Average increments are likely to drop to 9.1 per cent this year in almost all sectors following inflation, higher interest rates and a slowdown in the economy, according to a study. The average increment in 2022 was 9.4 per cent, Deloitte India Talent Outlook 2023 stated on Wednesday.
The study found that in 2023 increments are expected to be lower across almost all sectors, compared to 2022 actual increments. While the Life Sciences sector is expected to witness the highest increments in 2023, the IT sector will likely witness a major drop in increments as compared to last year, the study said. Additionally, attrition in India reached 19.7 per cent in 2022, up from 19.4 per cent in 2021, it stated.
“The significant attrition levels across industries in late 2021 continued until early 2022. We saw Indian organisations budgeting the highest increment in 2022 over the last four years. What they also did was hire aggressively. This led to employee costs rising faster than revenue growth over the last 3–4 years in almost every other company.
“Stubborn inflation, higher interest rates, and a slowing economy are likely to make organisations more cautious this year. We expect increments and attrition to witness lower trends in 2023,” Deloitte Touche Tohmatsu India LLP (Deloitte India) Partner Anandorup Ghose said. The Deloitte India Talent Outlook 2023 study is based on a survey in January 2023, done among 300 organisations across seven sectors and 25 sub-sectors.
Meanwhile, the study further observed that while almost three in every four organisations recognised the value of a common skills framework primarily for learning and development and career progression, around 42 per cent did not revise their framework regularly to contextualise it to changing business requirements.
Additionally, the study found only 19 per cent of organisations – mostly in the IT, ITeS, and Consumer sectors – confirmed that their employees have visibility of skills beyond their current role. This indicates a major gap in the awareness of skill requirements and associated learning, Ghose said. This aspect is further pronounced by the fact that more than 80 per cent of organisations reported that leadership teams have no structured data or reporting mechanisms to understand the current skill capital, it noted.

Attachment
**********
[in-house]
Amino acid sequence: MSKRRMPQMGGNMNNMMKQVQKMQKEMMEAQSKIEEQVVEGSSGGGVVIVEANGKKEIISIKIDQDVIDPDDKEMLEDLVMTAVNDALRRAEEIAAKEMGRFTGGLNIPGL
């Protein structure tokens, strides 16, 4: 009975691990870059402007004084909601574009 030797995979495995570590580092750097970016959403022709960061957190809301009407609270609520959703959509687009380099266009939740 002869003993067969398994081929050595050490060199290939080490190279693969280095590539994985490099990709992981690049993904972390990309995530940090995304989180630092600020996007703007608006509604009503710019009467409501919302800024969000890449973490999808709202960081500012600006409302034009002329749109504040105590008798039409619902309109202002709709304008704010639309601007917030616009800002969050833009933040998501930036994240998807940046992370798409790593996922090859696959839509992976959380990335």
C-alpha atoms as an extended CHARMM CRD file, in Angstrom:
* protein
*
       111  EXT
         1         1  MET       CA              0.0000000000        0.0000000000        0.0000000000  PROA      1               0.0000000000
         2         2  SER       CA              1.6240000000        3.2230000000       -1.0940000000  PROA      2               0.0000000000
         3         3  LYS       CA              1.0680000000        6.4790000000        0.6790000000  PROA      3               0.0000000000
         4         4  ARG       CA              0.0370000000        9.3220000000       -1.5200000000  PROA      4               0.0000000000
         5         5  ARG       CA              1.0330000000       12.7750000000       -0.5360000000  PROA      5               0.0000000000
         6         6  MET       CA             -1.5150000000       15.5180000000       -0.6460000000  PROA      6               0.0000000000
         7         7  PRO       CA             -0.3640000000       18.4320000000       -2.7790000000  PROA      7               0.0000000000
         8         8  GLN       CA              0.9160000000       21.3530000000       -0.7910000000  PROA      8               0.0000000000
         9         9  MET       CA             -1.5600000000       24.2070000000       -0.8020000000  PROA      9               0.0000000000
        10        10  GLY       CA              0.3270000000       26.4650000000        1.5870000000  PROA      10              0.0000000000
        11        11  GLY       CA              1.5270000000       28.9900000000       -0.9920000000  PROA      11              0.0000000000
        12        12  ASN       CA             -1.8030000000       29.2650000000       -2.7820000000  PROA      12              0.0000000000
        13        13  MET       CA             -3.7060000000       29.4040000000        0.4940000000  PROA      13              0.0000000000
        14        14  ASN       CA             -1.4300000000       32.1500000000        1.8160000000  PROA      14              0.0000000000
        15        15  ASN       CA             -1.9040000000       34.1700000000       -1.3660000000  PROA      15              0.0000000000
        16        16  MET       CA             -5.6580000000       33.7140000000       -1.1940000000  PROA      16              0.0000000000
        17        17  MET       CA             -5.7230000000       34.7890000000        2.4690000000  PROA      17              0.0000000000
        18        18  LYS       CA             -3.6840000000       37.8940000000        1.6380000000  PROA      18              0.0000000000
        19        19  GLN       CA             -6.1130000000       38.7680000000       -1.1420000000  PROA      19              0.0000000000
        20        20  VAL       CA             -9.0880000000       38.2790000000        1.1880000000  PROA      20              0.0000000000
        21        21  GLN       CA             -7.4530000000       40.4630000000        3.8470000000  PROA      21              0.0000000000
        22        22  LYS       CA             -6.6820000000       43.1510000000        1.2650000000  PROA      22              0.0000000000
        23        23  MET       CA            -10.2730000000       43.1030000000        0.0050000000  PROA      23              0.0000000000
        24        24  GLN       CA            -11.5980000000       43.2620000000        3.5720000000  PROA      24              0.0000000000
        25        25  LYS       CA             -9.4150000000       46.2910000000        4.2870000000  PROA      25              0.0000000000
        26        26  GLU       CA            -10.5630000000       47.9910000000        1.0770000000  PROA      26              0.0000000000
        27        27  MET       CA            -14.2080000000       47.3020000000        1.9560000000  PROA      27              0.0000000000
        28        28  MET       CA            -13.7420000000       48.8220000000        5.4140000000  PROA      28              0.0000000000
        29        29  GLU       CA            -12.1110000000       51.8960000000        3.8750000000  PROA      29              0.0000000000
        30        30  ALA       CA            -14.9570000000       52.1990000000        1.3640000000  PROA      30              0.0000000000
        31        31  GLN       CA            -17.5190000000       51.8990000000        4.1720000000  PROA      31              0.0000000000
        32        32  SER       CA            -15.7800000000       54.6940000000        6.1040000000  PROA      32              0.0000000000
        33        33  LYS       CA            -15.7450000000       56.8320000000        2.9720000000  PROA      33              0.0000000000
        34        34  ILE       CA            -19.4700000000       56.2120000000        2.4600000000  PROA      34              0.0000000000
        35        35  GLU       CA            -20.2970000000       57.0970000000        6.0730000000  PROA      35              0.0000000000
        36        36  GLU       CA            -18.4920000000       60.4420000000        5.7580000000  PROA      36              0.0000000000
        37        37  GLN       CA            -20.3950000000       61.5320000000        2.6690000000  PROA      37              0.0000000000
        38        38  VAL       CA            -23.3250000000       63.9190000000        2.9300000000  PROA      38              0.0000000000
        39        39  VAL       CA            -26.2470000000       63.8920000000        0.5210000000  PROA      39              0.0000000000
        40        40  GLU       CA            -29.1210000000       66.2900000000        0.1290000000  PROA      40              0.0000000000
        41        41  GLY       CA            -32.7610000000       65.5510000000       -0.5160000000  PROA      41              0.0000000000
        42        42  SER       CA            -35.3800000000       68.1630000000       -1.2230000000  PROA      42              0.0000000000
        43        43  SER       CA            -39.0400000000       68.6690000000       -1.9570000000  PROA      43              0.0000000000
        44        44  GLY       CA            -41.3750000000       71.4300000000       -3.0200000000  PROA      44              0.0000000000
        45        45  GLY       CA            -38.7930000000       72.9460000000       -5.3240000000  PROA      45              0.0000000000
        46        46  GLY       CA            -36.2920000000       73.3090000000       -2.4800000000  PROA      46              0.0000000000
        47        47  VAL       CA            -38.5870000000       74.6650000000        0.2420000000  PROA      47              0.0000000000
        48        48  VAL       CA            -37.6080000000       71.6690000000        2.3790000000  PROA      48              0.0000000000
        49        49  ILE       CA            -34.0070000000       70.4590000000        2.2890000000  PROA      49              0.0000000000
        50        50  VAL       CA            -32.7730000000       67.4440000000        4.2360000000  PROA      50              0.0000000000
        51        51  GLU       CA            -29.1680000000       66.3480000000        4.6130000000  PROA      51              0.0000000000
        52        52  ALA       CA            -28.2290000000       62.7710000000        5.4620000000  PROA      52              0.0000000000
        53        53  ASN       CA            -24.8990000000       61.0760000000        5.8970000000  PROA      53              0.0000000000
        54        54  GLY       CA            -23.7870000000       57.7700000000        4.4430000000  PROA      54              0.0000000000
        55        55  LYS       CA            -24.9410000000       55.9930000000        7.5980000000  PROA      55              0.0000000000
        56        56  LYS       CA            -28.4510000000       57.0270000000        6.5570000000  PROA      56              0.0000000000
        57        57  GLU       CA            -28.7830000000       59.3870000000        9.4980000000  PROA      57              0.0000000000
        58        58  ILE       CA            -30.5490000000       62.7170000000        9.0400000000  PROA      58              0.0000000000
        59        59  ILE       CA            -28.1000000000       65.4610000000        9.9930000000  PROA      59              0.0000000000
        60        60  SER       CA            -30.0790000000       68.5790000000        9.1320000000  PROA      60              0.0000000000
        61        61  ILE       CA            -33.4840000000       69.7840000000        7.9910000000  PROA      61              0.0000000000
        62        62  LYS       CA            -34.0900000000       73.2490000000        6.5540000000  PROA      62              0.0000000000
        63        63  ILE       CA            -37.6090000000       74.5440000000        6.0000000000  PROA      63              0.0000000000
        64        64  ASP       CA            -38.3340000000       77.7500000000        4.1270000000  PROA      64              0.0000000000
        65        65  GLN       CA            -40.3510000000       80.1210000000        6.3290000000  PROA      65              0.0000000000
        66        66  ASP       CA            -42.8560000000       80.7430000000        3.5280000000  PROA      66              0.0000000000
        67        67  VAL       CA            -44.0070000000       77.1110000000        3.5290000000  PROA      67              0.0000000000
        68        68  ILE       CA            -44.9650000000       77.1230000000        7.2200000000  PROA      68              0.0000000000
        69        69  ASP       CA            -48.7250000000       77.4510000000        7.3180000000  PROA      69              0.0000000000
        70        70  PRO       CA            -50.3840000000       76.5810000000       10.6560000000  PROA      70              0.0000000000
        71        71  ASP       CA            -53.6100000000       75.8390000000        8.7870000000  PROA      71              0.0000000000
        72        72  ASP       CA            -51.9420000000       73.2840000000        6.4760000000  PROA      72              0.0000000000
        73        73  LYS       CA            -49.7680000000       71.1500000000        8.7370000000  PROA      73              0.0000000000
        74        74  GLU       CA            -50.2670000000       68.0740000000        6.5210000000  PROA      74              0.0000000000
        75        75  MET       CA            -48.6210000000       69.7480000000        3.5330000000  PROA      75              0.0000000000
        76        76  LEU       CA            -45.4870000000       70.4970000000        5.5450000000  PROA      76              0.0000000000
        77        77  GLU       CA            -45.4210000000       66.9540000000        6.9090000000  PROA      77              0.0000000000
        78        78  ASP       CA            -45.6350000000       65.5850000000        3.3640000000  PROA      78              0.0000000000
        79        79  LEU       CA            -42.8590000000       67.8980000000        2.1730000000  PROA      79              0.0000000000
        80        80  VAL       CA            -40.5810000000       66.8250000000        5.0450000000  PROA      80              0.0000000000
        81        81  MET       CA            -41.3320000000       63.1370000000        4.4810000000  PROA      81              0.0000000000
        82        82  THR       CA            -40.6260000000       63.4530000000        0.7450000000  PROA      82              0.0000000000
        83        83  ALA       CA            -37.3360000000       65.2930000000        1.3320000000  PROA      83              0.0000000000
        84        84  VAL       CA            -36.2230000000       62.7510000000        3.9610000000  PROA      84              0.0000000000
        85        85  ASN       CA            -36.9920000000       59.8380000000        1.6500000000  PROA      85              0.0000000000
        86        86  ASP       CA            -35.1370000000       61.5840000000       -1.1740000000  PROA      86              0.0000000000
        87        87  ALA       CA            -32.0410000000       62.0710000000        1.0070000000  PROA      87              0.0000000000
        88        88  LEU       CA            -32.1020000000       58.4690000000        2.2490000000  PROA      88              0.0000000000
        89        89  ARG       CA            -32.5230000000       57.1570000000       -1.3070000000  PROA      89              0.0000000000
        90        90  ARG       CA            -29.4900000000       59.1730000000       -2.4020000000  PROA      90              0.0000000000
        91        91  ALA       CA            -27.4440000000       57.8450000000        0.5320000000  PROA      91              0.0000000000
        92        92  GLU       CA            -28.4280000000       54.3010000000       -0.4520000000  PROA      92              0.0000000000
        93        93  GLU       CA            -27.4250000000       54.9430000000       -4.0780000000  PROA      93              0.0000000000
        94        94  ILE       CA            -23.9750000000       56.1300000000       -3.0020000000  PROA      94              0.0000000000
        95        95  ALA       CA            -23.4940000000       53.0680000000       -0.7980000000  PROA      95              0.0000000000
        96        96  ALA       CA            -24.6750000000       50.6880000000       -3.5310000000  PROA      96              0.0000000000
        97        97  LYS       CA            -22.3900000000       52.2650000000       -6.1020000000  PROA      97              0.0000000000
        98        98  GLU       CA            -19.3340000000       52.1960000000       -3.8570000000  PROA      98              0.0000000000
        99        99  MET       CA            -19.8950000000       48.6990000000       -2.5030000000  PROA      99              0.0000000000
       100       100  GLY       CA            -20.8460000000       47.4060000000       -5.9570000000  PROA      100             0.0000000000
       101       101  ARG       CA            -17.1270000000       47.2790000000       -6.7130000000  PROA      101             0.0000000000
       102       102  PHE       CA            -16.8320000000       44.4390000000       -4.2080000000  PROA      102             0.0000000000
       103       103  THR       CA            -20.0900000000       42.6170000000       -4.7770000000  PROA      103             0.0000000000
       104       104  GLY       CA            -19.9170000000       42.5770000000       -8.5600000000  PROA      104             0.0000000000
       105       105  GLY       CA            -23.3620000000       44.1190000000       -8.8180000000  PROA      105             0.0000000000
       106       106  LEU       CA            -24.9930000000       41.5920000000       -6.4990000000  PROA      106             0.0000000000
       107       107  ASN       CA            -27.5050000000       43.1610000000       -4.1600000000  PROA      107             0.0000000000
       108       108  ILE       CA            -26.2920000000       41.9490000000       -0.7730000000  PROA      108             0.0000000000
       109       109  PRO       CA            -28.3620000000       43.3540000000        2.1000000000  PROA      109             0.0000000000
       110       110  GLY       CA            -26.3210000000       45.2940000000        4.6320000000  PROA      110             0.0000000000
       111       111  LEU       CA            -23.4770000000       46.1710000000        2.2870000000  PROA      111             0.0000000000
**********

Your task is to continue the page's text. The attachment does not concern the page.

The study found that 27 per cent of organisations have gone beyond their permanent workforce and invested in skills-based training for gig workers while 13 per cent reported planning to do so. Meanwhile, the study stated that as technology has come to the forefront for businesses in a post-Covid-19 operational context the Manufacturing and IT sectors have emerged as the biggest investors in HR Tech in 2022.
These two sectors have the lion’s share of the tech portfolio being dedicated to cloud-based applications and data analytics tools for enhancing talent management processes, it added. Further, it stated that 47 per cent of organisations are investing in responsible AI for reimagining their talent acquisition process and nearly 40 per cent are focused on integrating machine learning to predict employee turnover.
However, the adoption of new technology continues to be an ongoing challenge as 27 per cent of organisations said that there are major challenges in the integration of new technologies with their existing tech platforms, it said. There is a clear scope for service providers to plan for ecosystem compatibility from an integration as well as a long-term change management and adoption standpoint, it added